The cells were re-suspended with 5 cc of additional media; 2.5 mL from a given source were placed on tissue dishes (55 mm diameter) and allowed to adhere for 24 hr to achieve 90% confluence. The plate was then placed over the aperture of Digital Photomultiplier Unit (PMT). The PMT was a SENS-TECH, Ltd, DM0089C model (370 to 680 nm band) with dark counts of less than <40 photons per second. The numbers of photon counts per 20 ms were obtained for 100 s (5000 samples). All measurements with the PMT were completed within the incubators that were hyper-dark and at standard temperature (37°C). We employed the same sampling and measurement procedure utilized for measuring photon emissions from whole mice with and without tumors or from homogeneous malignant or non-malignant cells lines [11].

    Spectral Power Densities (SPD) were obtained by SPSS-16 PC software using methods described previously [12]. The sampling rate was 50 Hz (20 ms bins) due to the limits of the software and the sampling time was 100s. The Nyquist limit was 25 Hz, that is, this sampling procedure allowed discernment of amplitude variation frequencies >0 Hz to 25 Hz.


    Figure 1 shows the means and standard deviations for the numbers of photons per 20 ms from the various mixtures of cell cultures. The values are based upon 6 replications per condition. The B represents the B16 cells and the H refers to HEX cells. The number refers to the proportion or percentage of each type of cell. When the proportions of malignant and non-malignant cells were equal or there were 10% malignant cells in 90% normal cells or 10% normal cells in 90% malignant cells the photon emissions were lowest. These photon emissions were significantly less than the values when only B16 or HEX cells were homogenous (100%). The strongest photon emissions occurred when the non-malignant (99%) line contained only 1% of malignant cells.

    The results of the spectral analyses are shown in Figure 2. The Critical Spectral Power Density (SPD) is the 22 Hz amplitude band. This peak has discriminated between different strains of human and animal malignant cell lines and non-malignant cells. It was significantly elevated for the mixed populations within the highest disproportions of cells. Although the elevation of 22 Hz band SPD for 100% B16 cells compared to 100% HEX cells was expected, the power density was more than doubled in the mixtures where the B16 cells were composed 1% to 10% of the population. When the proportions of the two cell lines were equal or if 10% of the population was composed of HEX cells (90% melanoma) the density values did not differ significantly from a homogeneous population of normal cells.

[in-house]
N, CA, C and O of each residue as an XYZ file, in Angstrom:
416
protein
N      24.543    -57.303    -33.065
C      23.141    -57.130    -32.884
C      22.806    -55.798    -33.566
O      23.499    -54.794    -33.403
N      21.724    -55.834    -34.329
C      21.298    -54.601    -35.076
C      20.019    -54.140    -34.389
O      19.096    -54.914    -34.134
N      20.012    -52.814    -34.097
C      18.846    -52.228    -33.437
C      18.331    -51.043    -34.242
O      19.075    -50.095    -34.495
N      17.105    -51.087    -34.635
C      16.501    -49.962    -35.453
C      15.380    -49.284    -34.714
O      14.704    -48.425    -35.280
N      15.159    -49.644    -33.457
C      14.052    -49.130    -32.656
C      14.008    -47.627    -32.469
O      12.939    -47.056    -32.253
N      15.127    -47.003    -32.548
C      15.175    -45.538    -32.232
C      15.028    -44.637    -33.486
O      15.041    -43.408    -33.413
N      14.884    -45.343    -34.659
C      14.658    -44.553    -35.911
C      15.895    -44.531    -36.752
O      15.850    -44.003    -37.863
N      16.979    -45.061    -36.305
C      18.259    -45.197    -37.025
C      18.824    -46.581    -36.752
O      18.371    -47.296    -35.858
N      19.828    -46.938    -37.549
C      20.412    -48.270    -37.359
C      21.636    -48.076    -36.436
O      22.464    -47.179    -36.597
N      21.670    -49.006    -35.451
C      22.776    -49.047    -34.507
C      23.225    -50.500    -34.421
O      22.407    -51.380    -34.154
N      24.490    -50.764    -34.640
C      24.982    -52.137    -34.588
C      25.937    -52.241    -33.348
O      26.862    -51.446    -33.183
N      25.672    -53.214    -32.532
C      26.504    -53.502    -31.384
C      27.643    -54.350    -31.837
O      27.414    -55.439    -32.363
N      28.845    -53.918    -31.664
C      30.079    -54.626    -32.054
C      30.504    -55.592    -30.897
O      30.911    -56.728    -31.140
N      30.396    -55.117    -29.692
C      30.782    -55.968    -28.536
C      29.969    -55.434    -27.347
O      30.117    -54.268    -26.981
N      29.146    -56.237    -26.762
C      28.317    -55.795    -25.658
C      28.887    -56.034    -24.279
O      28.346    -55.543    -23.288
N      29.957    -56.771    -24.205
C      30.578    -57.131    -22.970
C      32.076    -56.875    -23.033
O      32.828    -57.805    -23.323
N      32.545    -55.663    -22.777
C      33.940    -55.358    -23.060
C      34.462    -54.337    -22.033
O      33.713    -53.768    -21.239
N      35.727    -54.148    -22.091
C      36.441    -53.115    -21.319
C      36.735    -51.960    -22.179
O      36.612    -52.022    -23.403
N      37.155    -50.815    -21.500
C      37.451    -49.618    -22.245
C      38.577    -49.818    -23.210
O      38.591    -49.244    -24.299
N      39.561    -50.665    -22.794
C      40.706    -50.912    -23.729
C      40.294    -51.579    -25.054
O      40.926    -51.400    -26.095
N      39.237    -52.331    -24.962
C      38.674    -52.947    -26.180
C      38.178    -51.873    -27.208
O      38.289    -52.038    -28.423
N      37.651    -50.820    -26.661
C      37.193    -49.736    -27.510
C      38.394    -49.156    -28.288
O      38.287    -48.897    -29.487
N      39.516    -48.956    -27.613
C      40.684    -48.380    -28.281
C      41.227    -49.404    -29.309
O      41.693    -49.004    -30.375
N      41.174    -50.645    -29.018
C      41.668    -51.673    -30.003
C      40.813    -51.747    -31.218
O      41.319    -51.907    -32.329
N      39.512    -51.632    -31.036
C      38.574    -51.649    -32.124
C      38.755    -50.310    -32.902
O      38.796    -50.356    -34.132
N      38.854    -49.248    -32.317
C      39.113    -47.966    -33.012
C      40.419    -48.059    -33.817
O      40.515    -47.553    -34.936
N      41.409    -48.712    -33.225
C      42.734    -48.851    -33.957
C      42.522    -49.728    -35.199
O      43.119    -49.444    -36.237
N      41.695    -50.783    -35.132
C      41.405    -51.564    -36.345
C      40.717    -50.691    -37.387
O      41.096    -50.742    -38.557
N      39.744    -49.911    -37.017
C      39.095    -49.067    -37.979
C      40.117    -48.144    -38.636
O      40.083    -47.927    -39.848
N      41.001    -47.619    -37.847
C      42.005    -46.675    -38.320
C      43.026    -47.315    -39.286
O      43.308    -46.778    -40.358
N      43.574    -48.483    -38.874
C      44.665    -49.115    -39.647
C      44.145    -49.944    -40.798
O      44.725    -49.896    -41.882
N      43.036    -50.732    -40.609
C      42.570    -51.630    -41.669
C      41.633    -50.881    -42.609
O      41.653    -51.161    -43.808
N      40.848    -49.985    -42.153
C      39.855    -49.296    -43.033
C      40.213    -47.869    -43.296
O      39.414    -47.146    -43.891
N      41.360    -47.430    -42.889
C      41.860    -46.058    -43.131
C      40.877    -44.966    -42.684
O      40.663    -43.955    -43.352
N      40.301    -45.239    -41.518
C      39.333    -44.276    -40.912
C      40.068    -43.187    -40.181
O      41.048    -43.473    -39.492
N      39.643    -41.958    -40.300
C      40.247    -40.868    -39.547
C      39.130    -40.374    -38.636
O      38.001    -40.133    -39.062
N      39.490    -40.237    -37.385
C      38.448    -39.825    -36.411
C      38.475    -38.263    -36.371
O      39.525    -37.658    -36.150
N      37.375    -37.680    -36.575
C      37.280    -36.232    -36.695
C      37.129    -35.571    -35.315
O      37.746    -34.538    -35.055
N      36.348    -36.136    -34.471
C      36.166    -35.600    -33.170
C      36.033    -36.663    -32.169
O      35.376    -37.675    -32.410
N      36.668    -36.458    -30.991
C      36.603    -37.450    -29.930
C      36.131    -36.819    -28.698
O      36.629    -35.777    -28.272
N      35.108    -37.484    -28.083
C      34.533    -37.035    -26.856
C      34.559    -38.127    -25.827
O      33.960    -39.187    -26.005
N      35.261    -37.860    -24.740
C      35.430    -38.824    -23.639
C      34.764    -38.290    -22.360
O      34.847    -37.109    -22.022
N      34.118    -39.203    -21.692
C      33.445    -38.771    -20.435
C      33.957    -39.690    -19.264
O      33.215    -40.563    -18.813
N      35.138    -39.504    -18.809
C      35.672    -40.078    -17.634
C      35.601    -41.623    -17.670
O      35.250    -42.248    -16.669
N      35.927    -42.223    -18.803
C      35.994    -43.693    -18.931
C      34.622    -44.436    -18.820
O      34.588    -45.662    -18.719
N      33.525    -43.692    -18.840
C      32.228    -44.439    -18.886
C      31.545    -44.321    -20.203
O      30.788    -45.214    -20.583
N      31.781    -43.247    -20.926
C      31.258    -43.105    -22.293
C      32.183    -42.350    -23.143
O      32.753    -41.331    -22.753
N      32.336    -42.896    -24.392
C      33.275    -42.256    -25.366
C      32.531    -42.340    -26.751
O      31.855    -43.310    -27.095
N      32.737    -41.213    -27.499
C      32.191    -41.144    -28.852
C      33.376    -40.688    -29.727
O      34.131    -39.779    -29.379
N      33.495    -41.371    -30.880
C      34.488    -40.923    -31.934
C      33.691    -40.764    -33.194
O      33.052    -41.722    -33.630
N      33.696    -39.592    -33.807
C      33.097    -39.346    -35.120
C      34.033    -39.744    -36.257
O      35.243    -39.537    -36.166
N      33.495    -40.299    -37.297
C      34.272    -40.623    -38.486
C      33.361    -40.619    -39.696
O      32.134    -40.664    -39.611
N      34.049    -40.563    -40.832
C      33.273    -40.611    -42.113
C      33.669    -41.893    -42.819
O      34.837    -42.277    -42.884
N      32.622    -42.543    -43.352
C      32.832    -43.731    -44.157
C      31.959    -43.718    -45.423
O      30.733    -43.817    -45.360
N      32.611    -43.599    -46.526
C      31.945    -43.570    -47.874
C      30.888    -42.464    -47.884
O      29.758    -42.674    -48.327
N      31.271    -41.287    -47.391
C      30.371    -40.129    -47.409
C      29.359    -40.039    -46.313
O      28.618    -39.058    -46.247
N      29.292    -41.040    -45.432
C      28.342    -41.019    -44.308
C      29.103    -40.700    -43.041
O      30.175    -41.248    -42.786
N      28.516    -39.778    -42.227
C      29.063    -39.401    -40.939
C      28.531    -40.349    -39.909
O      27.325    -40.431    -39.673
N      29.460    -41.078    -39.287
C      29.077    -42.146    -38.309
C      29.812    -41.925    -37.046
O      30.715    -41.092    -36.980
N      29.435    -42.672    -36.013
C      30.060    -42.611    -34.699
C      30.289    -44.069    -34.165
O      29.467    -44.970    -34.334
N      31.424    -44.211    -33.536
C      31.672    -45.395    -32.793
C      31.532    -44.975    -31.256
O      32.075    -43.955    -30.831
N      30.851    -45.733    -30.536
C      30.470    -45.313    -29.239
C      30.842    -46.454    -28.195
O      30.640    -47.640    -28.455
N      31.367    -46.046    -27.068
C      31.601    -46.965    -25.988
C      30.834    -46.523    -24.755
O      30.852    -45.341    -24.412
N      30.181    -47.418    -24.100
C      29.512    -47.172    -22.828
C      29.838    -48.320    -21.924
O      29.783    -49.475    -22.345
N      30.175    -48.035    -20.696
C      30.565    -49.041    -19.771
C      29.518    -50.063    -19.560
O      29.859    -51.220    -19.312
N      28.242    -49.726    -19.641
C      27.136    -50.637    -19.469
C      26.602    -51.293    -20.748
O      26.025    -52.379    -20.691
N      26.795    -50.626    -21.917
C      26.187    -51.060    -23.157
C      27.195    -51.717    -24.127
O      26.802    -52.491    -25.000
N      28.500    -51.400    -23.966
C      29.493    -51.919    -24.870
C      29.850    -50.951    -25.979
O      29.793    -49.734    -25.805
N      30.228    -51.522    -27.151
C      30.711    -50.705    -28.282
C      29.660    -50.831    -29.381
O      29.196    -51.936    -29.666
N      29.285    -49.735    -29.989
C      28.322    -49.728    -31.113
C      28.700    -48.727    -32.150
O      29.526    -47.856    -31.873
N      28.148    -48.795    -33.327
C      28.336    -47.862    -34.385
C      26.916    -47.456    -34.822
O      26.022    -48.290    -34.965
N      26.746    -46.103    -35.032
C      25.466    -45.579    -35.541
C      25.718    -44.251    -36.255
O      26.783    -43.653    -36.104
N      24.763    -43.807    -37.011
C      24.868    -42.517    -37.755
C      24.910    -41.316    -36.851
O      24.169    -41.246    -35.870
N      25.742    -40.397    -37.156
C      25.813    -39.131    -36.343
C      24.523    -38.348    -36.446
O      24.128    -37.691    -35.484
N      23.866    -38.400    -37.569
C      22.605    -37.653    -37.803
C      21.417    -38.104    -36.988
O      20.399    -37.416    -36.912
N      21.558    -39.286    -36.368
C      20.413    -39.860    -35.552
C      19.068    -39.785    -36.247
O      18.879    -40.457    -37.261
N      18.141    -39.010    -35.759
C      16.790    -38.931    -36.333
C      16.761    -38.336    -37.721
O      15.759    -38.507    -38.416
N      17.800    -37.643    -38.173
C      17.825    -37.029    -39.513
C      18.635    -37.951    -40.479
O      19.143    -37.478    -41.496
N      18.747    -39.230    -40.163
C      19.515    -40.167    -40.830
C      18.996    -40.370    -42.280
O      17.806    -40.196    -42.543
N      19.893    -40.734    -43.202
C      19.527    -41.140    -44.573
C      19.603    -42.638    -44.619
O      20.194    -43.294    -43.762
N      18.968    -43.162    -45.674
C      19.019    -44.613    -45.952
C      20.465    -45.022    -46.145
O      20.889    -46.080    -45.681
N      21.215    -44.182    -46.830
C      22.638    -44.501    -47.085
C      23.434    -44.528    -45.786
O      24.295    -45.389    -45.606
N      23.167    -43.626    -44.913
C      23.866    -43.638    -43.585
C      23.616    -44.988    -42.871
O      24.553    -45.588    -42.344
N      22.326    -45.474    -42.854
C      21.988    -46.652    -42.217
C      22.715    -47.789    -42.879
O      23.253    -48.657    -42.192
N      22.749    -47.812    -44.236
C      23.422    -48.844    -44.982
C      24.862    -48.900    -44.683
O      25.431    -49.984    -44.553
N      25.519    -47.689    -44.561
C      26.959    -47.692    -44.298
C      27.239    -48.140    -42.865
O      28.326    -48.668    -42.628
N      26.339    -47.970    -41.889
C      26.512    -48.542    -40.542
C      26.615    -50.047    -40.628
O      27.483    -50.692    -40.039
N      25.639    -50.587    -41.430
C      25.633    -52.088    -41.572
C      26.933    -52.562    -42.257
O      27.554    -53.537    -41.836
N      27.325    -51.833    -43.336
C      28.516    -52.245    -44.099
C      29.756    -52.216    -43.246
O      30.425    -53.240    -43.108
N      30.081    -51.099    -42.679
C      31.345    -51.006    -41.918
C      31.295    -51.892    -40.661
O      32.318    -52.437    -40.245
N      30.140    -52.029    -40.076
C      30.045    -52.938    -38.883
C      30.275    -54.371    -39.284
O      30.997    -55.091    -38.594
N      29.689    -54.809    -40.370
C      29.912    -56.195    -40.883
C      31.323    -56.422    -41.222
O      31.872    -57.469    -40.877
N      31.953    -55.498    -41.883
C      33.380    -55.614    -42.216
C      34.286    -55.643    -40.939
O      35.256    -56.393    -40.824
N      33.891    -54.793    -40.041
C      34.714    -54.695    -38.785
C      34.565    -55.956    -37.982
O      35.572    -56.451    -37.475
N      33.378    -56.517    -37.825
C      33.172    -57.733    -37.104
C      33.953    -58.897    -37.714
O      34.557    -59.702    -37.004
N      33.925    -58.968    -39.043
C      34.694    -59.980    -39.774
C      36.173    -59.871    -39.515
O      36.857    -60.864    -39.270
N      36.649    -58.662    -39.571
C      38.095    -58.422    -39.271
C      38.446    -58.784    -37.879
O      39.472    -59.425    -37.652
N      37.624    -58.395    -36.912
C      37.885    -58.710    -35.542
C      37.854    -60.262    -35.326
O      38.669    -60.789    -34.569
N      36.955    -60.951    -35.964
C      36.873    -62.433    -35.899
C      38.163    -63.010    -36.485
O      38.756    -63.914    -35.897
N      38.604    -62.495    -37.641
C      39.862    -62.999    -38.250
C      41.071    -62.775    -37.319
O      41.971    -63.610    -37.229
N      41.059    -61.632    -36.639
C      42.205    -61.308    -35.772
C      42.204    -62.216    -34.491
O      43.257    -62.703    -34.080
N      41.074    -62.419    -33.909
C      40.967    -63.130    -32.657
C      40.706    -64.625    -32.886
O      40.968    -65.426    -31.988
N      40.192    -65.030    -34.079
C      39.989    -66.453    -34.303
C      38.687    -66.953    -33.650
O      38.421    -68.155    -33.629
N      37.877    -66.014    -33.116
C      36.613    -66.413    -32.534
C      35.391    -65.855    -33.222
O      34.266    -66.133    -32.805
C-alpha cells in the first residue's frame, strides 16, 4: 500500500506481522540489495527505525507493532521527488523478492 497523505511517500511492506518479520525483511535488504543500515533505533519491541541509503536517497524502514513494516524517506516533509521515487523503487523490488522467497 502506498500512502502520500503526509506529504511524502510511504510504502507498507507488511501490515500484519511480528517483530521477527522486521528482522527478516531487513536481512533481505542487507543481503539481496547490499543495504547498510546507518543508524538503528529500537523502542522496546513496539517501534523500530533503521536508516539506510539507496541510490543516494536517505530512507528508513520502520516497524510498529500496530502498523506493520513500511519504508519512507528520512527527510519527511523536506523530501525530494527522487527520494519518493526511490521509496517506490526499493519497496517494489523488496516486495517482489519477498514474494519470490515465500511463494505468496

To our knowledge this is the first experimental demonstration that different proportions of mixtures of cells, more typical of tissue, produce different radiant flux densities of photon emissions. Equal proportions of two lines, one malignant, one not-malignant, or mixtures when there was 10%:90% proportions emitted about one-third of the photon power density from dishes that contained 100% of either of the cells. This suggests that once the proportion of one cell line is 10% or more within the aggregate the photon emissions diminish significantly. In other experiments involving adjacent plates of microtubule preparations [13] such decreases in photon emissions have strongly suggested enhanced exchange of photons between the two preparations of microtubules. If this process was occurring here, then once the proportion of the other cell exceeds 10% the numbers of photons emitted into the general environment decreases and more of the photon emissions would remain intercellular. This would be consistent with intra-unit “communication” roles of photons proposed by Fels [3] and Trushin [4]. However it may also indicate a non-specific decrease of the processes that generate the intercellular photon emissions.

    Figure 1: Numbers of photons per 20 ms as a function of the proportion of cell line mixtures were B is B16 (malignant) cells and H is HEX (nonmalignant) cells. B100 and H100 refer to homogeneous populations of each type of cell. Vertical lines indicate standard deviations.

    Figure 2: Relative units of Spectral Power Density (vertical axis) for photon emissions for the amplitude enhanced at the 22 Hz band as a function of the various combinations of malignant and non-malignant cells. Vertical lines refer to standard deviations.

    By far the most novel and potentially important result from the perspective of “metastasis” processes was the marked elevation of photon emissions when only 1% of the non-malignant cell population contained malignant cells. This enhanced photon density was about double the values of the homogeneous populations and 6 times the power for different proportions of the cells. The functional power flux density from the 1% contamination would be equivalent to (assuming 5·10-19 J per photon and 50, 20 ms increments per s) 7.5·10-17 W. Because the aperture was about 2 cm2, the power density would be about 0.4·10-12 W·m-2. If the spherical radiation of the photons is accommodated the actual power density would be around 2.5·10-12 W·m-2. This is within the range of power density emitted by malignant cells lines that have been “distressed” by removal from 37°C incubation and maintained at room temperature [11]. On the other hand the typical background would be close to 2.5·10-13 W·m-2 which is within the range of background cosmic radiation at sea level.